Of important note with this particular species is the feeding response Argus monitors typically have. They can get very intense at feeding time. Even youngsters will quickly learn that your opening the cage door means a potential feeding. An Argus will often jump out at you if it sees or smells food in the offering. Always practice safe feeding protocols with large reptiles. Use long forceps or welding gloves when feeding them, and be aware that your movements and the smell of prey may result in them jumping to grab whatever is jostling around in front of them, including your hand.
While an Argus monitor is certainly not for every keeper, especially beginners, it can be a very entertaining and rewarding pet reptile when kept properly. Its personality and energy level has captured the interest of many herpetoculturists over the years. I have been keeping and breeding Argus monitors since 2003, and I have to say it is still one of my all-time favorite pet reptiles. There's never a dull moment when you're keeping an Argus monitor!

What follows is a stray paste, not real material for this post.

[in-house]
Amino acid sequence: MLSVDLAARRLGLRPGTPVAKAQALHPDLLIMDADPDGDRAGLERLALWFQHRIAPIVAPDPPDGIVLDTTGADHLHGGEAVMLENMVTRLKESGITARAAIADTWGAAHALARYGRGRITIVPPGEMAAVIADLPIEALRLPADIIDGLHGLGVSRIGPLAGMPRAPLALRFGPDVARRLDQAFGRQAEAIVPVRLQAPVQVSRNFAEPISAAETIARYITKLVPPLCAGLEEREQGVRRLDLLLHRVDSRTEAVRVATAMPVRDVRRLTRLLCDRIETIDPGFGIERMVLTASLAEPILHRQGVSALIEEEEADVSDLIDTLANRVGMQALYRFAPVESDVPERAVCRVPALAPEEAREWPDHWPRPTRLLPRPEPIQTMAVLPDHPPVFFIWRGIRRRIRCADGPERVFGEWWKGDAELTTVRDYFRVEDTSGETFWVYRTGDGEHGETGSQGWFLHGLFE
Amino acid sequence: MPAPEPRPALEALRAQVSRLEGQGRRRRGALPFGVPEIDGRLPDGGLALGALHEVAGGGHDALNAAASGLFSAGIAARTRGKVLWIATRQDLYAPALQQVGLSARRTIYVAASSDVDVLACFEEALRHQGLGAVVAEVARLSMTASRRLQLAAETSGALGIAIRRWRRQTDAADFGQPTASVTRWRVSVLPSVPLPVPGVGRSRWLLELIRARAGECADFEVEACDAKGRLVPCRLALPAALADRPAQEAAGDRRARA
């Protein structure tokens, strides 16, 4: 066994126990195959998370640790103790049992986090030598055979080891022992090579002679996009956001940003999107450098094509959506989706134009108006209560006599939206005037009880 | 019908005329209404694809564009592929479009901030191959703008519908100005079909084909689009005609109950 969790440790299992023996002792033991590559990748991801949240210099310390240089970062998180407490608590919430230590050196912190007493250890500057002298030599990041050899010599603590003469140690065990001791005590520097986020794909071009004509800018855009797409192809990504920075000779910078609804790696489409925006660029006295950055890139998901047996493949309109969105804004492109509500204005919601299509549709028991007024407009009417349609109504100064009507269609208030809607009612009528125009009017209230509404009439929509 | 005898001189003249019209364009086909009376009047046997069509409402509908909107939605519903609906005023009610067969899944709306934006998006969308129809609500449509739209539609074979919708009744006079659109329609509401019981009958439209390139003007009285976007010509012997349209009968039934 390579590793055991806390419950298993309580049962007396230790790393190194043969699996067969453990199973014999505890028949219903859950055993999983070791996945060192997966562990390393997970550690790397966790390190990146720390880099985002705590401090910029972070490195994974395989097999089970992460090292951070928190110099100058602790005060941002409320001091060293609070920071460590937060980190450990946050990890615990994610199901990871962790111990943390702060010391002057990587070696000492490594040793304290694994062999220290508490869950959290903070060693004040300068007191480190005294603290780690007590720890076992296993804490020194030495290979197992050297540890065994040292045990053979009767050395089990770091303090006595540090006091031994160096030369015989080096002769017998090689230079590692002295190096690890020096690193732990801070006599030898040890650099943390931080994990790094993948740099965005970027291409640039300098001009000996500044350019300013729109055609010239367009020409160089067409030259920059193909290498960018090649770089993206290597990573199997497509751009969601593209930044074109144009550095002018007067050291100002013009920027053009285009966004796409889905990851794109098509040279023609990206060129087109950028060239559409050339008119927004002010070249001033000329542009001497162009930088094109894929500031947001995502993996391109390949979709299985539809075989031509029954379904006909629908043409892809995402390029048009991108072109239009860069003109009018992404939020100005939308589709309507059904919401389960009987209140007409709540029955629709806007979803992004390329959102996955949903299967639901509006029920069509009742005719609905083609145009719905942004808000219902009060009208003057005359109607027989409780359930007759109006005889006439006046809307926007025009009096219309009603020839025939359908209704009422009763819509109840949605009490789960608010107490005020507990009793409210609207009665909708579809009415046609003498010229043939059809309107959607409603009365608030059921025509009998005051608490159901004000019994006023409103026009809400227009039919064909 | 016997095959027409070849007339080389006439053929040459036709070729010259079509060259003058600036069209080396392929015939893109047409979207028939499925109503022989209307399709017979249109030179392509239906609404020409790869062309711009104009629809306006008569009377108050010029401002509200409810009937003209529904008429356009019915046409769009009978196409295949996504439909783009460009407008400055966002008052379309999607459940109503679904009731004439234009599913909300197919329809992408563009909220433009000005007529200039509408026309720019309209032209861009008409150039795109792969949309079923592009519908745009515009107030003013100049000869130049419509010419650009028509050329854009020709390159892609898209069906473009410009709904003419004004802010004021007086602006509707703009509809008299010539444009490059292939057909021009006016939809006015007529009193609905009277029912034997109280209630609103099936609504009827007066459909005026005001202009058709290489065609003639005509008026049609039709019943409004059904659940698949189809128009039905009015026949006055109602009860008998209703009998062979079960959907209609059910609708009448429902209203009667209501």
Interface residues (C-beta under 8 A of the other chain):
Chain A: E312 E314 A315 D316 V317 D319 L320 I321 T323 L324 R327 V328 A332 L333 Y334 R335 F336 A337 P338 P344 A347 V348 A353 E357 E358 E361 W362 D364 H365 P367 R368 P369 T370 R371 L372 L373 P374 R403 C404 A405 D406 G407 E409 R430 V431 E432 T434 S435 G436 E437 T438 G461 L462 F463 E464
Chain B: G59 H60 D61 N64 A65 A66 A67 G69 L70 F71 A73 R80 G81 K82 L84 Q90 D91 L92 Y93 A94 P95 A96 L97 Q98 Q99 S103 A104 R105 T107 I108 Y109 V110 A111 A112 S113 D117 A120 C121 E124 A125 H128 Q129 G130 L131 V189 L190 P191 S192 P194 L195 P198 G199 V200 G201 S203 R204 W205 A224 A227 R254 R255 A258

Justin "Krusty" Burokas has successfully kept and bred various lizards for more than 20 years, including the Argus monitor since 2003. Since childhood, he has had a passion for lizards and a particular interest in the natural history and herpetoculture of varanids. In 2008, he contributed an article about his work with Varanus acanthurus to Biawak, the journal of the International Varanid Interest Group.